Camp Happyland

During college, I had been appointed a music therapist internship at St. Elizabeth Hospital in Washington DC, a government run psychiatric hospital for treating the mentally deficient, the mentally disturbed, the deaf and blind, and those addicted to drugs and alcohol. During my stay, the hospital moved the patienCampHappyland_Logots to a vacation camp in Prince William Forest, called “Camp Happyland”. No joke. Camp Happyland was run by the Salvation Army.

It was there that I befriended someone on staff who attended a small spirit filled church in Fairmont, Maryland. His name was Chuck. He asked me if I would like to attend one evening. I agreed to go.

“Lean On Me” by Bill Withers was the number one song on the pop charts. Not necessarily written as a religious song, it went on to become a popular Christian song depicting a God on whom we can lean and who would be our friend to help us carry on. Only God knew that I would need to lean on Him this particular evening.

At first, I felt uncomfortable attending the church service being it was so different from what I was accustomed to. I must have also stuck out like a sore thumb, as I envisioned myself a splotch of white paint on a canvas of black and brown, for I was the only white person in attendance. People were dancing in the aisles, speaking in a foreign tongue, and literally rolling on the floor (hence the name holy roller). I remember most clearly that someone was rolling from side to side on the floor while being purged of something hideous. Two women in long white dress, with hands raised, stood over him and were praising God. Foam appeared from the person’s mouth and washed over his body like I’d seen when the tide washes over a beach. See Mark 9:20.

Pentecostals_Praising

My friend Stan, who also accompanied me that evening, didn’t last 5-minutes. We both most probably scanned the walls of the church looking to see if anyone had handled snakes, afraid to find a list of the unfortunate deceased. Fortunately, we wouldn’t find any. Phew! But that didn’t stop Stan from looking for a way out. There was only one exit at the rear of the church, some infinite number of rows back it seemed. He took the keys to my car and made a beeline for the exit. He would remain outside until the service concluded.

The next week that I attended, “Lean on Me” was the number 2 song on the pop charts. I began to relax in God’s presence. No longer did I feel so uncomfortable. Perhaps the lyrics to “Lean on Me” echoed in my head – “when you’re not strong, I’ll help you carry on”. Pastor Williams — wearing dark sunglasses and singing his message to a jazz organist — stopped smack in the middle of his message and pointed his finger at me and Patty, my guest that evening. In his deep voice he said “You are going to have a good sleep tonight; one of the best”.

I had no idea what he meant, and neither did Patty. He then spoke Isaiah 56:7 at us – “These I will bring to my holy mountain and give them joy in my house of prayer”.  He then went on with his message, preaching and prophesying; not missing another beat.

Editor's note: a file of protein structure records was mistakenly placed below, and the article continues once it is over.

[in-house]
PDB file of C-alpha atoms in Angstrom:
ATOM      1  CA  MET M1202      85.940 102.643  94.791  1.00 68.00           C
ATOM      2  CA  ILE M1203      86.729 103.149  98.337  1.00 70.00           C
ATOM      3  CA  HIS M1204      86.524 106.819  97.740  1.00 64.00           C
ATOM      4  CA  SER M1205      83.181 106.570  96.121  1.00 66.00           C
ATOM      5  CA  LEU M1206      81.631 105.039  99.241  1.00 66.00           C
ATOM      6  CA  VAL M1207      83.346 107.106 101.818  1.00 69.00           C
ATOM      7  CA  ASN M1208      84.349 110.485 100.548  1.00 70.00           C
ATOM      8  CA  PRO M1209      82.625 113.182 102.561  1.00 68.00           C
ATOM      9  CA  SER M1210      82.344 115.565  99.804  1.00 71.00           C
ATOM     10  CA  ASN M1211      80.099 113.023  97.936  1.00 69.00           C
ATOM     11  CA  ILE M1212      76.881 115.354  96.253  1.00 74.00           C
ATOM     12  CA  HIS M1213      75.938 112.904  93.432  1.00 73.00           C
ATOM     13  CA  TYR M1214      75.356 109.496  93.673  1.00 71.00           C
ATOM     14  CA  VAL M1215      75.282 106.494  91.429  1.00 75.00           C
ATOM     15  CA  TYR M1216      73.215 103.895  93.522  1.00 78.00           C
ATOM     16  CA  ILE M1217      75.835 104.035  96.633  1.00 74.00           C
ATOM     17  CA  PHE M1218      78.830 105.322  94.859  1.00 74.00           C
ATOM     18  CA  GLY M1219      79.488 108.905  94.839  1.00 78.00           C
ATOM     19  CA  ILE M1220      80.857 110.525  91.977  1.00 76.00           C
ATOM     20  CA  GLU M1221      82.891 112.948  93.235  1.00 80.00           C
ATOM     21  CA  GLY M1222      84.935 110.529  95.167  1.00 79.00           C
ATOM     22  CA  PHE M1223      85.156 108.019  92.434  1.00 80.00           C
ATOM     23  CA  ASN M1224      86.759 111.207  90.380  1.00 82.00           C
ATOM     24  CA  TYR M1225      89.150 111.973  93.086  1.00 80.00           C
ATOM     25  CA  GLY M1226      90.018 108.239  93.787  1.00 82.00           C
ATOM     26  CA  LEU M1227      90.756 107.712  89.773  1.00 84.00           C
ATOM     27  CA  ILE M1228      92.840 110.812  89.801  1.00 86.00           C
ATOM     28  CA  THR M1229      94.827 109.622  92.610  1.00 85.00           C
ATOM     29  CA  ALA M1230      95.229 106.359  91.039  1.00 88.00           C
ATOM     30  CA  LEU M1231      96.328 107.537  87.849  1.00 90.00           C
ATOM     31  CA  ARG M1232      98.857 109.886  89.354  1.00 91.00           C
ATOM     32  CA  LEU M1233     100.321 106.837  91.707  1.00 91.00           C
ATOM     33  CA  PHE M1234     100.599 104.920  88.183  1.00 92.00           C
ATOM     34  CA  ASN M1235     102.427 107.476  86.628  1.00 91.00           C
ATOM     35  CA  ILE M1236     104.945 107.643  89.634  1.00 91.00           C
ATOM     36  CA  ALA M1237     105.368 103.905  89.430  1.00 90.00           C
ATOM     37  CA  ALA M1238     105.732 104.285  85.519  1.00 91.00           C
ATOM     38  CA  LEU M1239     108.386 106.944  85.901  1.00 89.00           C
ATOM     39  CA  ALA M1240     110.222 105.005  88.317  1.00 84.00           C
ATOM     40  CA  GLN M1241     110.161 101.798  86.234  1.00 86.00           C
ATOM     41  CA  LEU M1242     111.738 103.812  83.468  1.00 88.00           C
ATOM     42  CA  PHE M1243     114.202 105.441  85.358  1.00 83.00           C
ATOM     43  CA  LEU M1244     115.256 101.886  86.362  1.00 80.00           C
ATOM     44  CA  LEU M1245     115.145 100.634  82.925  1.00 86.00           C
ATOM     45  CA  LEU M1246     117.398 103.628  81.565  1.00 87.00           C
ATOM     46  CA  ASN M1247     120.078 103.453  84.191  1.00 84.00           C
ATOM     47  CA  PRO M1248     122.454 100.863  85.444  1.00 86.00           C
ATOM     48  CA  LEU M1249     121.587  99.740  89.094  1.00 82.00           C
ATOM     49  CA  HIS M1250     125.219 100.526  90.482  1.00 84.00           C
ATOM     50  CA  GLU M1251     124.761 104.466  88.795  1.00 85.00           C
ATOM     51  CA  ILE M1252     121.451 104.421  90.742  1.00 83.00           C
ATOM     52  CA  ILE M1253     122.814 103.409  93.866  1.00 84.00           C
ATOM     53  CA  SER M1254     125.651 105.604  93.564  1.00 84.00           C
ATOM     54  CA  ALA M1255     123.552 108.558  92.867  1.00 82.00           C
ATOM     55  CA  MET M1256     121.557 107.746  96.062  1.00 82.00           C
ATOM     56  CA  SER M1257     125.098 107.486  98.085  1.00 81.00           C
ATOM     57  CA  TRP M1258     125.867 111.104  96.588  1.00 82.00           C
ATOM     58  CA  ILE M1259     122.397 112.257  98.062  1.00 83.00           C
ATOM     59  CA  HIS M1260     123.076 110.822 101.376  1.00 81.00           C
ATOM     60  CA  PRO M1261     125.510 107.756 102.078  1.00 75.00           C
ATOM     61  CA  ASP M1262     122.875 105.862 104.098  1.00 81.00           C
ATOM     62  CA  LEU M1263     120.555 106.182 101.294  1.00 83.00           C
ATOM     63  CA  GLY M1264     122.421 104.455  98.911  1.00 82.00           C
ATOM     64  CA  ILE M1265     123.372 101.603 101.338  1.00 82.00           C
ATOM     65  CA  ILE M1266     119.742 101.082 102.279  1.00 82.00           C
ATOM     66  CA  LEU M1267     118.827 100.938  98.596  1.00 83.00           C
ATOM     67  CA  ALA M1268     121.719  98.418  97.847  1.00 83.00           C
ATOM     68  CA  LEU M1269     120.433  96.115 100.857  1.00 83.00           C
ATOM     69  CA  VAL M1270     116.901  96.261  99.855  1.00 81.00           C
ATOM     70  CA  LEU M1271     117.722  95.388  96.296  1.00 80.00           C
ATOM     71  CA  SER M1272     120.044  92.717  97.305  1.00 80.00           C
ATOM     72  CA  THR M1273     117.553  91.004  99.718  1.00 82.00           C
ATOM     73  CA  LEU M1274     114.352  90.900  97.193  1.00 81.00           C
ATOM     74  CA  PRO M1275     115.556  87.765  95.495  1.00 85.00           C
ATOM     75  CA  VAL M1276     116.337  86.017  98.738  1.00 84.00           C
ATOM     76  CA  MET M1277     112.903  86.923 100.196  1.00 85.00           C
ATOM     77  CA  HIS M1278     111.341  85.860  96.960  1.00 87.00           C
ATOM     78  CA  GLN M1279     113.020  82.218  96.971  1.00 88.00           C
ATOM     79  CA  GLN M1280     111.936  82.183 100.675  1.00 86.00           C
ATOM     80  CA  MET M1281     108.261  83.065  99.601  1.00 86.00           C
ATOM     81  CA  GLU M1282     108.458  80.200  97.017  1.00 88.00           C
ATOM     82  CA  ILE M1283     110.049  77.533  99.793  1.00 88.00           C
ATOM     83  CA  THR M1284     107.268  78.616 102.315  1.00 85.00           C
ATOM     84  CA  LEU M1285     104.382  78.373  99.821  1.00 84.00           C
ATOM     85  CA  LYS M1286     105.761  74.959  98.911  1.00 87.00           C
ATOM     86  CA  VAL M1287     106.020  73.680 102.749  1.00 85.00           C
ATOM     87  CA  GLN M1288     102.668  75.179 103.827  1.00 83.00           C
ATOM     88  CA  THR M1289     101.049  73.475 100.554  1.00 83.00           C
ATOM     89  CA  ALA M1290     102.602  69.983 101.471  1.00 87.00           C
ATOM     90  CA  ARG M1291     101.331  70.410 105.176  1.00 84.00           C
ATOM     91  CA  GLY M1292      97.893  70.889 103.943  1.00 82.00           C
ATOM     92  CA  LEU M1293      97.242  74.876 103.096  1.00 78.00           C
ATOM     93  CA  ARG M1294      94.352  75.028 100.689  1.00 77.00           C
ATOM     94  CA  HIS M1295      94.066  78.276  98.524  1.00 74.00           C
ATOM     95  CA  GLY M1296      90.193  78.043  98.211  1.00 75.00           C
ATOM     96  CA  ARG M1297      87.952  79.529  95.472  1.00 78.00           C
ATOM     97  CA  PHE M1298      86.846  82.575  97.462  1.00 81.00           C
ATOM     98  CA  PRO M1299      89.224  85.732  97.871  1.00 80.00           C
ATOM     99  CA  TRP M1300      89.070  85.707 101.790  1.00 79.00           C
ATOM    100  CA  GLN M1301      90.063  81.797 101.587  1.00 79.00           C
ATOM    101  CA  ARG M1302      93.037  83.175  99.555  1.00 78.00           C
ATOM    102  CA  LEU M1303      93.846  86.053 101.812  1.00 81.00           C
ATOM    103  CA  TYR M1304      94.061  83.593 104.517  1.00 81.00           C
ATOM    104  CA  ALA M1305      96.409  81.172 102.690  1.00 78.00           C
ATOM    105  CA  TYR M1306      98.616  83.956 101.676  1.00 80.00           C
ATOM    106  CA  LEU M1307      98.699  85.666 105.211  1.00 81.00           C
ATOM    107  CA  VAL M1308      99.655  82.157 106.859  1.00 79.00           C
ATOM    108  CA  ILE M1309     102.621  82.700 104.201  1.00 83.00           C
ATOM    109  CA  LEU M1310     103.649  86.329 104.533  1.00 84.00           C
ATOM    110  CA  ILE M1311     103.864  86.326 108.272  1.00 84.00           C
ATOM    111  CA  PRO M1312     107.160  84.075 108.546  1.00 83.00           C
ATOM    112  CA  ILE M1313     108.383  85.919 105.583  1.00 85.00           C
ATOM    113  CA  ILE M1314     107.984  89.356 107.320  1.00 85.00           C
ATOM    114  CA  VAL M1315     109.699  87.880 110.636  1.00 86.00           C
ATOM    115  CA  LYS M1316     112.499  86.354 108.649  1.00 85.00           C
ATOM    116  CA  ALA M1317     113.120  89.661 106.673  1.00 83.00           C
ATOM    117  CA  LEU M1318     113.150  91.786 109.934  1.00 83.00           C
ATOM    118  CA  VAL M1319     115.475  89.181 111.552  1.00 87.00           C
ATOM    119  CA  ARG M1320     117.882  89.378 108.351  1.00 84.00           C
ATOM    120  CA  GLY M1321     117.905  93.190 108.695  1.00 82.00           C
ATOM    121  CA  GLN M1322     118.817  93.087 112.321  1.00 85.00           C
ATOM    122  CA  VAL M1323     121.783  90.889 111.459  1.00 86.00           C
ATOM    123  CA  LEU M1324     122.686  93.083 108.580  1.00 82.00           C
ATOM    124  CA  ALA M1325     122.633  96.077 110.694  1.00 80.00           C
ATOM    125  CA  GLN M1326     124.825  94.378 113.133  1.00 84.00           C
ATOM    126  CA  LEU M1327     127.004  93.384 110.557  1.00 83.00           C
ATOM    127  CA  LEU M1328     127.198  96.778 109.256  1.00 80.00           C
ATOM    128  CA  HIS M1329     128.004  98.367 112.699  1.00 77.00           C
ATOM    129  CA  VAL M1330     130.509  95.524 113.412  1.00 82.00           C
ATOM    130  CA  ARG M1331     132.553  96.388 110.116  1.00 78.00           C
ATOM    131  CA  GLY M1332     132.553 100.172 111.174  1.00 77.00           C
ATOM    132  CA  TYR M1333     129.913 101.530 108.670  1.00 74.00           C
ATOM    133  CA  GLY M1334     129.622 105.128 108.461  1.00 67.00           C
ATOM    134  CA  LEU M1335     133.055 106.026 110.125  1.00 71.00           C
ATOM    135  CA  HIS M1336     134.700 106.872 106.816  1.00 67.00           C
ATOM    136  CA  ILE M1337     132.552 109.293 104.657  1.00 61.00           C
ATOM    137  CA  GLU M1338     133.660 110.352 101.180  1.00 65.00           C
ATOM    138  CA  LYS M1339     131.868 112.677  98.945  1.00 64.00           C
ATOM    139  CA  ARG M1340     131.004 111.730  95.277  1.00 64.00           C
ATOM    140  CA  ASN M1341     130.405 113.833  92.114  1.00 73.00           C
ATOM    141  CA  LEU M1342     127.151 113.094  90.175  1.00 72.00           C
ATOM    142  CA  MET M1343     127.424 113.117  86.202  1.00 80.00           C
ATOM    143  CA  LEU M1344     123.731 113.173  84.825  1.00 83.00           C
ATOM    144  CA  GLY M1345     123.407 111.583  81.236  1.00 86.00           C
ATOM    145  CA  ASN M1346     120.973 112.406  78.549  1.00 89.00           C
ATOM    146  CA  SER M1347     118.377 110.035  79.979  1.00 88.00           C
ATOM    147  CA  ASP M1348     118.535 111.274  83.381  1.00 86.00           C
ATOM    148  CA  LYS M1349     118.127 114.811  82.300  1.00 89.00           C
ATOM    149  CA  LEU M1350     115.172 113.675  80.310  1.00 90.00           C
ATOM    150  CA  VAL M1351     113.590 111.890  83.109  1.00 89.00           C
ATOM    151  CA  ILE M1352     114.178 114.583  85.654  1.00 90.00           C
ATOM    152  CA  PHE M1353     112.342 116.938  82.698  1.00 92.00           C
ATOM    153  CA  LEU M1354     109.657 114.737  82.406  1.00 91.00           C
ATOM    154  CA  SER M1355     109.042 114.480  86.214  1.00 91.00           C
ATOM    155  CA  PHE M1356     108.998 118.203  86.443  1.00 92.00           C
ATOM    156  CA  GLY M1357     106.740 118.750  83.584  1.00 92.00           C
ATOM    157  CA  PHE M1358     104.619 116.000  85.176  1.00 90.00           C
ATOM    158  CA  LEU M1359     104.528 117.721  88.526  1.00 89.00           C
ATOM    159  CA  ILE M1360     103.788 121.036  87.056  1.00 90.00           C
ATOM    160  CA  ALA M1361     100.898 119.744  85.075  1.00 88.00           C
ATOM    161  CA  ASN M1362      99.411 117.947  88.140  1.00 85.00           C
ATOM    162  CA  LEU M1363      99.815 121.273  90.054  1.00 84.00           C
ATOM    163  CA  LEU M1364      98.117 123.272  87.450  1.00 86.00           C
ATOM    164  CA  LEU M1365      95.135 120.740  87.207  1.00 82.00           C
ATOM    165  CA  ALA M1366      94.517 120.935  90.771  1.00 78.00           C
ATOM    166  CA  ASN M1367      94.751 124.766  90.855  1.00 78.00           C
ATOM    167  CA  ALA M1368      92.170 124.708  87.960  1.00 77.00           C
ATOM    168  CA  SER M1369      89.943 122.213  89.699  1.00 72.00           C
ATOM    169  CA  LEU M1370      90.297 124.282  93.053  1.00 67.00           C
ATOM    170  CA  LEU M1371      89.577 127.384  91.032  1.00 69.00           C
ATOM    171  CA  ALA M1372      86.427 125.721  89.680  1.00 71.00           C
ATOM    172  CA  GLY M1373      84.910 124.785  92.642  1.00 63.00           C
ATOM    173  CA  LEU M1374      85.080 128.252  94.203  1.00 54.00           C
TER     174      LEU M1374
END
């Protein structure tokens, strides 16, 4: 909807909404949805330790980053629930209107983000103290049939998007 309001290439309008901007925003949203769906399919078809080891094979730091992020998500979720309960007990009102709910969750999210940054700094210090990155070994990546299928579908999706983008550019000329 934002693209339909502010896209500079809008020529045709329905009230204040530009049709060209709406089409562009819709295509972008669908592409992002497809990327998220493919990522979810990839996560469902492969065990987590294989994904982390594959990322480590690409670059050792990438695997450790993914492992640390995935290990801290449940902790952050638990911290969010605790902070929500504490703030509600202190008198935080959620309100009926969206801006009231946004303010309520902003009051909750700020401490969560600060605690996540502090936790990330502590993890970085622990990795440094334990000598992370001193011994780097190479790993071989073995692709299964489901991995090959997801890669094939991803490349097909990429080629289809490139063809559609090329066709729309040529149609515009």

After the service we drove for over an hour back to our camp in Virginia. With the two windows rolled all the way down in my 1968 Volkswagen Beetle, the wind tousled our hair and drummed our ears, nonetheless a relief from the oppressive heat of the night.

It was not until we arrived back at Camp Happyland that the realization of what the pastor had prophesied became evidence of the power from above. Every night was hot and humid with no air conditioning. On this particular day, the heat index reached 103.4.

I walked Patty back to her cabin and was just about ready to say “Good night”.  When she opened the door to her cabin, she found a  fan blowing. “Where did that come from?” she exclaimed. The cool breeze from the fan moved her curtains, and as she lay down, she would have the best sleep.

The next morning I learned that the fan was missing from the dining hall. No one seemed to know how it got to Patty’s room. Word spread, and there was soon an inquisition. I would be their number one suspect in the “Case of the Missing Dining Hall Fan”, despite knowing nothing about it. The fan was promptly returned to the dining hall where it belonged.

At the time, I didn’t know anything about God winks or Godincidences or God touches. We never did find out how the missing dining hall fan ended up in Patty’s room. To this day it is one of life’s “Unsolved Mysteries”.

Isaiah 56:7 was God’s way of affirming His holy presence to us. “Lean on Me”, God seemed to be saying, and “Be joyful, for you are in My house of prayer”. “For My house will be called a house of prayer for all peoples”, for all races and colors, and that included Patty and me, the only two white people in the congregation.

For many of us, God’s small miracles are a revelation that He exists, and that He cares for us. But it is also evidence of His power and His majesty. For Patty, who out of curiosity and with skepticism attended the service, it was evidence that God did exist.  Every so often you too may be reminded with a God wink, a God touch, a Godincidence.

The definition of Godincidence according to the Urban Dictionary is defined as “the obvious presence of God, in what classically has been termed coincidence, in which there is no plausible explanation.”

Copyright 2015 by Bill Hutzel